IBM’s 3D chip stack process could revive a famous rule about computing power

IBM Research and Tokyo Electron (TEL) collaborated on a new breakthrough in creating 3D chips that uses a new method to keep Moore’s law moving.

The two companies collaborated on a chipmaking innovation that simplifies the process of producing wafers using 3D chip stack technology, a press statement reveals.

They announced that they have successfully implemented the new process for producing 300mm silicon chip wafers for 3D chip stack technology. It is the world’s first 300mm level example of this technology.

New chip stacking process uses laser invisible to silicon

Stacking chips typically requires vertical connections between layers of silicon, called through-silicon vias (TSVs). The layers are usually extremely thin, with a thickness of less than 100 microns.

During the manufacturing process, each of these wafers is attached to a carrier wafer, which is usually made of glass temporarily bonded to the silicon. After the wafer has been processed, the glass support is then removed from the silicon using ultraviolet lasers.

The new process from IBM and TEL uses a 300mm module with an infrared laser that performs a debonding process. This process is transparent to silicon, meaning it is possible to use standard silicon wafers instead of glass wafers for the support. This means that silicon wafers can be bonded to other pieces of silicon, eliminating the need for glass carriers in the manufacturing process.

IBM and TEL aim to reduce global chip shortage

The researchers behind the new method think it can help to: relieve the tension on the global chip industry. “As the global chip shortage continues,” IBM’s statement reads, “we will likely need new ways to increase chip manufacturing capacity in the coming years. We hope our work will help increase the number of products needed in the semiconductor supply chain.” while also helping to improve processing power for years to come.”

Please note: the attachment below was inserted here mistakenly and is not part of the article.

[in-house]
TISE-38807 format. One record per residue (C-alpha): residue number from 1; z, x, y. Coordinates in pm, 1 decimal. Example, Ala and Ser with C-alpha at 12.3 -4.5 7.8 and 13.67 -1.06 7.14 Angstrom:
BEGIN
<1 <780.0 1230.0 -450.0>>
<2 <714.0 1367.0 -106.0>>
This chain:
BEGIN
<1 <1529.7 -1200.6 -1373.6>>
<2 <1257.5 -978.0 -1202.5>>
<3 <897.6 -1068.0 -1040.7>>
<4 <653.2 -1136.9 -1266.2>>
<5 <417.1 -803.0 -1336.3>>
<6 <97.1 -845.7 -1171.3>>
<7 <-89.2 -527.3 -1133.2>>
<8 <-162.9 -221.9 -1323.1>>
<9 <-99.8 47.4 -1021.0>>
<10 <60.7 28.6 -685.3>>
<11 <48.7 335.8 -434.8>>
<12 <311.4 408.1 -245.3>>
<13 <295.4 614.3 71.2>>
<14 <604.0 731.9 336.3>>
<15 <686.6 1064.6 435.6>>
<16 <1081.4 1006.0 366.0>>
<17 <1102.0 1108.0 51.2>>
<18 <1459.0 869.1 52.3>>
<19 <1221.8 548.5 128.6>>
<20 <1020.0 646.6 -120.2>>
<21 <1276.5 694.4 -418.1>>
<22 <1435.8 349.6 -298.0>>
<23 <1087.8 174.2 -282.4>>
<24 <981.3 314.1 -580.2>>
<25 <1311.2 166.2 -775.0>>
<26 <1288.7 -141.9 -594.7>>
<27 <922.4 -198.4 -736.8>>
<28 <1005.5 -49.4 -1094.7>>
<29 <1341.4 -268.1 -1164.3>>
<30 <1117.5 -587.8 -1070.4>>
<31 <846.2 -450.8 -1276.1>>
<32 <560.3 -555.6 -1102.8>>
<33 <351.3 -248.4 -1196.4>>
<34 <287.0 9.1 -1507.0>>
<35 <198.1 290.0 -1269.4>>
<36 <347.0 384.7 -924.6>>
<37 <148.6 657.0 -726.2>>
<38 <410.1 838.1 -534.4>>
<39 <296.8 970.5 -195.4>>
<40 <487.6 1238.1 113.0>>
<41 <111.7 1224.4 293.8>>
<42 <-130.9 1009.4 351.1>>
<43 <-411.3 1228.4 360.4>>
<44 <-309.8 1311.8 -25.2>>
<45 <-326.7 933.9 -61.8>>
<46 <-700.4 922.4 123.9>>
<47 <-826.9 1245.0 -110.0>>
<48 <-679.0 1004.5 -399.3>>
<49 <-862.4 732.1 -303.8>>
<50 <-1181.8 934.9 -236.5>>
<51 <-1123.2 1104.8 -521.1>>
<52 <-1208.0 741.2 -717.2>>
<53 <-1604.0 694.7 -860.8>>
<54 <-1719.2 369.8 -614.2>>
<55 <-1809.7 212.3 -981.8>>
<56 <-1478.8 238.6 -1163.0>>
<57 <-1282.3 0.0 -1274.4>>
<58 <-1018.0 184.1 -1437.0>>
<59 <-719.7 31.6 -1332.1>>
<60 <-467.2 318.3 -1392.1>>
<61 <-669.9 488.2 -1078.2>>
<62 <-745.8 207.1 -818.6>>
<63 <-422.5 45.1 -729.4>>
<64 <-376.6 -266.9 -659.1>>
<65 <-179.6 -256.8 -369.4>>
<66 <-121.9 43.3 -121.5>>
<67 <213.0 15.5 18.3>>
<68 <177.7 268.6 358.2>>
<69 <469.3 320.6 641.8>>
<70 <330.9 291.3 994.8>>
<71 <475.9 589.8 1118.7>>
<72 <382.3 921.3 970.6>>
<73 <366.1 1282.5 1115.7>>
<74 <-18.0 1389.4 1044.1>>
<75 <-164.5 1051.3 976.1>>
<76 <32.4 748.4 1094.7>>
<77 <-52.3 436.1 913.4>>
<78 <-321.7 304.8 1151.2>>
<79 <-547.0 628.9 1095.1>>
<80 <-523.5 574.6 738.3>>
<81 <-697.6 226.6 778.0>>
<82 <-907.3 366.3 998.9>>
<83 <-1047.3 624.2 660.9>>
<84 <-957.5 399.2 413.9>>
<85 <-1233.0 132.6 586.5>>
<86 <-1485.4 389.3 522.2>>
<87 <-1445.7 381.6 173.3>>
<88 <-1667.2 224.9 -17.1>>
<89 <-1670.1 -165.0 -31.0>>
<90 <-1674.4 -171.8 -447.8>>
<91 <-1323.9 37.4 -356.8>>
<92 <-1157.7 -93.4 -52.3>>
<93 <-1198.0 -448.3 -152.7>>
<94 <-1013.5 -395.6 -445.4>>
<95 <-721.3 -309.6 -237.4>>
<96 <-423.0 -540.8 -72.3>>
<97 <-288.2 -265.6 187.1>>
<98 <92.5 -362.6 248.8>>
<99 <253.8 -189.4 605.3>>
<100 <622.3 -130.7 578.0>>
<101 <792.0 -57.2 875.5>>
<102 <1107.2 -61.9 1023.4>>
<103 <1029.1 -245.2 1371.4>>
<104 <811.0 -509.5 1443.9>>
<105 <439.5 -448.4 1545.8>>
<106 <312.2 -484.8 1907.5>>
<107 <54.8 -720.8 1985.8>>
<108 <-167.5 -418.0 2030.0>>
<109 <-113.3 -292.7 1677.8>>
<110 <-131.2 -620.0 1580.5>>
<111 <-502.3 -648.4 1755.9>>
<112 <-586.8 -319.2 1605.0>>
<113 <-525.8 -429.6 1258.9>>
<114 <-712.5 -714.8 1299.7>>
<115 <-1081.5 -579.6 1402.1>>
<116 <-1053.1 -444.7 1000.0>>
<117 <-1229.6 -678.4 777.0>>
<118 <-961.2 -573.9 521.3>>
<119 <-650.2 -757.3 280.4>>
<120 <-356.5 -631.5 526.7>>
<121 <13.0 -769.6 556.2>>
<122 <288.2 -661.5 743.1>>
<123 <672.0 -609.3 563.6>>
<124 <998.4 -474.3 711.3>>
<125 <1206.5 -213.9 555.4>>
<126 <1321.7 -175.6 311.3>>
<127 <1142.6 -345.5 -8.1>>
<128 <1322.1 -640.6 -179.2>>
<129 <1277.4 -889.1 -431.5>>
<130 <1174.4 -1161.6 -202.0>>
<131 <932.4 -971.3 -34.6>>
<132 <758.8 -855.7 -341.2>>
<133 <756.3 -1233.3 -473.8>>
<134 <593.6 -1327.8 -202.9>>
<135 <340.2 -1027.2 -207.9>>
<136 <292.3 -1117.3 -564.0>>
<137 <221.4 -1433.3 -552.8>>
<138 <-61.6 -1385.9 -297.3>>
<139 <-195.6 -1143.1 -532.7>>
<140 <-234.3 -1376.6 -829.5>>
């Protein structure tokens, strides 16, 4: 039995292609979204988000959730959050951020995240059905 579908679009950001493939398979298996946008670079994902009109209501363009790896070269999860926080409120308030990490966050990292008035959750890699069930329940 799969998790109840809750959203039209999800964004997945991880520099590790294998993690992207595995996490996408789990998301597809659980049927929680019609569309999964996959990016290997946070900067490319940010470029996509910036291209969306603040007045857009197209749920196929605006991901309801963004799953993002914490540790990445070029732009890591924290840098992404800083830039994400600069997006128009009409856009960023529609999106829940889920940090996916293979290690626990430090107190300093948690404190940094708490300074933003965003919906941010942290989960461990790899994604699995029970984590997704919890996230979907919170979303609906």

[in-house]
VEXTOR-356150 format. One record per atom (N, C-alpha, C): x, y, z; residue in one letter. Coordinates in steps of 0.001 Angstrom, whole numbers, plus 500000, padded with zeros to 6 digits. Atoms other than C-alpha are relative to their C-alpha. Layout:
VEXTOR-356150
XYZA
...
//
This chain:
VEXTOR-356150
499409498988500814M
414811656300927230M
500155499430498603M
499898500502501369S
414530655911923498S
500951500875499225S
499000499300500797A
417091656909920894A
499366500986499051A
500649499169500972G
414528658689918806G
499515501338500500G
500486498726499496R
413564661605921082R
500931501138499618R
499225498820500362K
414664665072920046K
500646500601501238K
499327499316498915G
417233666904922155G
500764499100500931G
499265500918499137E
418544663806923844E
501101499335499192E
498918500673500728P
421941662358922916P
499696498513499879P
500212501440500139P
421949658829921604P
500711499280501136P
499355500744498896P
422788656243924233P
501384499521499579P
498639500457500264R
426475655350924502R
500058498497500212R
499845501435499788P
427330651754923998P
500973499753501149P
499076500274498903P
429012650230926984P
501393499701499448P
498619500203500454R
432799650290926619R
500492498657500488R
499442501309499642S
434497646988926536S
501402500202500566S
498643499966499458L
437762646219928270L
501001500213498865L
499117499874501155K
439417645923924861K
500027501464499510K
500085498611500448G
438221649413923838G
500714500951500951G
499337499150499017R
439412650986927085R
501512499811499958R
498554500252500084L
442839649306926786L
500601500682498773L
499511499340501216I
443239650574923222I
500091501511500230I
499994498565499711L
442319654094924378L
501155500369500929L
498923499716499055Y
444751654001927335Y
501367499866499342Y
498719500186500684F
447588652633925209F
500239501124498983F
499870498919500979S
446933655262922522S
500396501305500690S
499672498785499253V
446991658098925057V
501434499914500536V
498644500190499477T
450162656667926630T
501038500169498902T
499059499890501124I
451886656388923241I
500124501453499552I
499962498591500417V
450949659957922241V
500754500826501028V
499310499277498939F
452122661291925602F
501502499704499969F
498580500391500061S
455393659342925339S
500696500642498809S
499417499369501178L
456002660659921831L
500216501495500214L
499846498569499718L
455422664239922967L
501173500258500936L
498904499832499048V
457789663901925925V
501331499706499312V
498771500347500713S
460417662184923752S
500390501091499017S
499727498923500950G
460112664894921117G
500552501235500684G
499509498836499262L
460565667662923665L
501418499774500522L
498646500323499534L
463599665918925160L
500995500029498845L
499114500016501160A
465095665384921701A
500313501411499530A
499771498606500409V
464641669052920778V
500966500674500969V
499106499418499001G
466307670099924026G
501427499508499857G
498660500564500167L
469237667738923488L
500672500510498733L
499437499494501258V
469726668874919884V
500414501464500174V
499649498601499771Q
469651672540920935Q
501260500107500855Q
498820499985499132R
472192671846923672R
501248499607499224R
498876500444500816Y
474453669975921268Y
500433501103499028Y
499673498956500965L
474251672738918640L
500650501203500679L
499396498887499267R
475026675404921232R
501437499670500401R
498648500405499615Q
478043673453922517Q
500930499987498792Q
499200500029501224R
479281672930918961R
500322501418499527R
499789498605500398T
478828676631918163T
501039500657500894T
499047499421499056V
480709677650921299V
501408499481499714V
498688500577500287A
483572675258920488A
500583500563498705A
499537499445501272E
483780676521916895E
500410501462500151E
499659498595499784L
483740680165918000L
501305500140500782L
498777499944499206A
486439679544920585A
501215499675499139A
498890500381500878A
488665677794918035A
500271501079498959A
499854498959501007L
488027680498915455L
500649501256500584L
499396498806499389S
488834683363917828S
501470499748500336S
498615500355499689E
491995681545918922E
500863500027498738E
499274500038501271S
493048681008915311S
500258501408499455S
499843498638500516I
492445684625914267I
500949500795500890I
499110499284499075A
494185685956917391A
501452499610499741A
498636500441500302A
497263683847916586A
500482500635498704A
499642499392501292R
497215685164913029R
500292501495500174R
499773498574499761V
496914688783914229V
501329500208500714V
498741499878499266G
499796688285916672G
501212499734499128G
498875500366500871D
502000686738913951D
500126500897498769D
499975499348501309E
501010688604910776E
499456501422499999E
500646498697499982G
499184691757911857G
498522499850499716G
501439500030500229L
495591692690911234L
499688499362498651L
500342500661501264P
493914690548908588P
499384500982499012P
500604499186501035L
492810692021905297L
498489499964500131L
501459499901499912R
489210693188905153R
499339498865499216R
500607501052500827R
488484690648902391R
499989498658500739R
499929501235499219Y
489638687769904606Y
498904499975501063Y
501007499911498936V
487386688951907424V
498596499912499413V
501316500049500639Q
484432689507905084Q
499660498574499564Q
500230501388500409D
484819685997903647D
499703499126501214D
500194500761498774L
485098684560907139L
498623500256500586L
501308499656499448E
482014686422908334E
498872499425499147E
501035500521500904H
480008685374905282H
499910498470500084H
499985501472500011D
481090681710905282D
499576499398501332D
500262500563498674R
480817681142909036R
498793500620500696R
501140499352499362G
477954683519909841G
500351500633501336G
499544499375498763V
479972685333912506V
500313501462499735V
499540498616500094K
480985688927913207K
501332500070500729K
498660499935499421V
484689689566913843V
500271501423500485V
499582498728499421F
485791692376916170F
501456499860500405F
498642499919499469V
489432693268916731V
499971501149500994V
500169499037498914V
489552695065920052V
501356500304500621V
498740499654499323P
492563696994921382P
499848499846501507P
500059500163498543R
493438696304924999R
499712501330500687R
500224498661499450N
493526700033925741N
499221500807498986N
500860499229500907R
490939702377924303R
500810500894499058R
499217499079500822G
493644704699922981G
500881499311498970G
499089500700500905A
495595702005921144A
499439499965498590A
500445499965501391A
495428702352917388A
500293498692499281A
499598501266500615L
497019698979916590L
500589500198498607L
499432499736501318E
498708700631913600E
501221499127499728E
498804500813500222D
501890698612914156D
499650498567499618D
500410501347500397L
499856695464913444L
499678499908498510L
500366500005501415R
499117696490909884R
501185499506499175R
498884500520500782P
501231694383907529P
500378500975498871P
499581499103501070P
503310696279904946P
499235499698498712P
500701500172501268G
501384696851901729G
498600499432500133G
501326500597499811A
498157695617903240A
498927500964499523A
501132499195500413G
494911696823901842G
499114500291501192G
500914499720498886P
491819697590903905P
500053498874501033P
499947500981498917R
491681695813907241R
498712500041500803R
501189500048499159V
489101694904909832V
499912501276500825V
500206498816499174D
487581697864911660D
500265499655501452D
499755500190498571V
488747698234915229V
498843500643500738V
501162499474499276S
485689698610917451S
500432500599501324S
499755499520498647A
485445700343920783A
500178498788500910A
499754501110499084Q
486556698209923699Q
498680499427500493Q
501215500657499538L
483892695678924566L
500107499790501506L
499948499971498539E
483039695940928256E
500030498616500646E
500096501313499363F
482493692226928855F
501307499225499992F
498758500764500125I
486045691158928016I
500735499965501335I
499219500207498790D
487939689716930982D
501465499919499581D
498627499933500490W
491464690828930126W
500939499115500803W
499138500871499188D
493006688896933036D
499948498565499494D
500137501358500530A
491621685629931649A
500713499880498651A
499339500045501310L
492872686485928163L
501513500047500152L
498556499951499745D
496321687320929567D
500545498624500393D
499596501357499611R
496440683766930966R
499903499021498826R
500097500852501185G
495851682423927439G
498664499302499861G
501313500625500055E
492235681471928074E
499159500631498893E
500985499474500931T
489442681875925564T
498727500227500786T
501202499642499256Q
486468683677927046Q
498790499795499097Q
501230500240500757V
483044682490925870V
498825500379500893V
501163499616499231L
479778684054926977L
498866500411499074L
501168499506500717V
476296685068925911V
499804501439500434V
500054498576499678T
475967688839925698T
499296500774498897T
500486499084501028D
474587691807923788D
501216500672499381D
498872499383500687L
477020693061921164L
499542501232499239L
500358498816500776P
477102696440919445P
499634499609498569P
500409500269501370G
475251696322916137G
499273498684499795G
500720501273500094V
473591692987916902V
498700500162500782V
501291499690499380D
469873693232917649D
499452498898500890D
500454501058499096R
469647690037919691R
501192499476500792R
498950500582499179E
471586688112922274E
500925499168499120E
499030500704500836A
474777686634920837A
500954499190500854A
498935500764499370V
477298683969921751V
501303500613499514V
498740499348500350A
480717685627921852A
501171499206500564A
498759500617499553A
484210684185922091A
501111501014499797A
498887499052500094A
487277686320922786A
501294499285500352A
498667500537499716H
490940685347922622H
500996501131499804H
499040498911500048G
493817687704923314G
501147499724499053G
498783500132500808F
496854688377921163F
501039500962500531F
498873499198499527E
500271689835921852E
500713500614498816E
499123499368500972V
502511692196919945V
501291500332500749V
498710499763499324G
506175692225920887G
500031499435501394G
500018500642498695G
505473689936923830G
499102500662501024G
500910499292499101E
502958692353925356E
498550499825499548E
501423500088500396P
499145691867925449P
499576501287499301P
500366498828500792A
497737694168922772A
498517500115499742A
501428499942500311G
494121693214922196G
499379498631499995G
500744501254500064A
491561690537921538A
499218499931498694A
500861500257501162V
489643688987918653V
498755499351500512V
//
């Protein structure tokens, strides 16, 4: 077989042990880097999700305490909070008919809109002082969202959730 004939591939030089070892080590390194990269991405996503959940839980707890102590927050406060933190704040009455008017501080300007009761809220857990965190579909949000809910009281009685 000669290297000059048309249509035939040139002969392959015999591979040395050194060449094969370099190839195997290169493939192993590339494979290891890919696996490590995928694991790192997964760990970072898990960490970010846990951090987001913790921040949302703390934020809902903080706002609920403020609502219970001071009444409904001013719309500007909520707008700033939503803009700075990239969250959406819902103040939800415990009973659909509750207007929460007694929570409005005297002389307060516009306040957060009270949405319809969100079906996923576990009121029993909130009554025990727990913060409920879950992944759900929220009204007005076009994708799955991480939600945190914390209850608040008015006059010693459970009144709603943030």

IBM Research has been working with TEL on this new process since 2018, which it says should also cause fewer defects and process problems associated with uneven wafer pairs during production. Next, the partners want to further test their beta system to demonstrate how it can be implemented in the supply chain.

The global chip shortage was the result of skyrocketing demand and factory outages caused by Covid. But even before the pandemic, the computer chip industry felt the pressure. Moore’s law, which states that the number of transistors on a microchip will double every year, was delayed by: the physical limitations of silicon† Experts say the transistor is approaching the point where it is as small as possible and yet remains functional, causing some to sound the death knell for Moore’s law. As a reference point, IBM Research’s smallest chip node is 2 nanometers wide.

Chip stacking is usually only used in advanced operations such as high-bandwidth memory production. However, it has the potential to expand the number of transistors in a specific volume. Moore’s Law has traditionally focused on areas rather than volumes, meaning the new breakthrough allows for the continuation of Moore’s Law through a different interpretation of the famous 1965 observation. It may not be dead yet.

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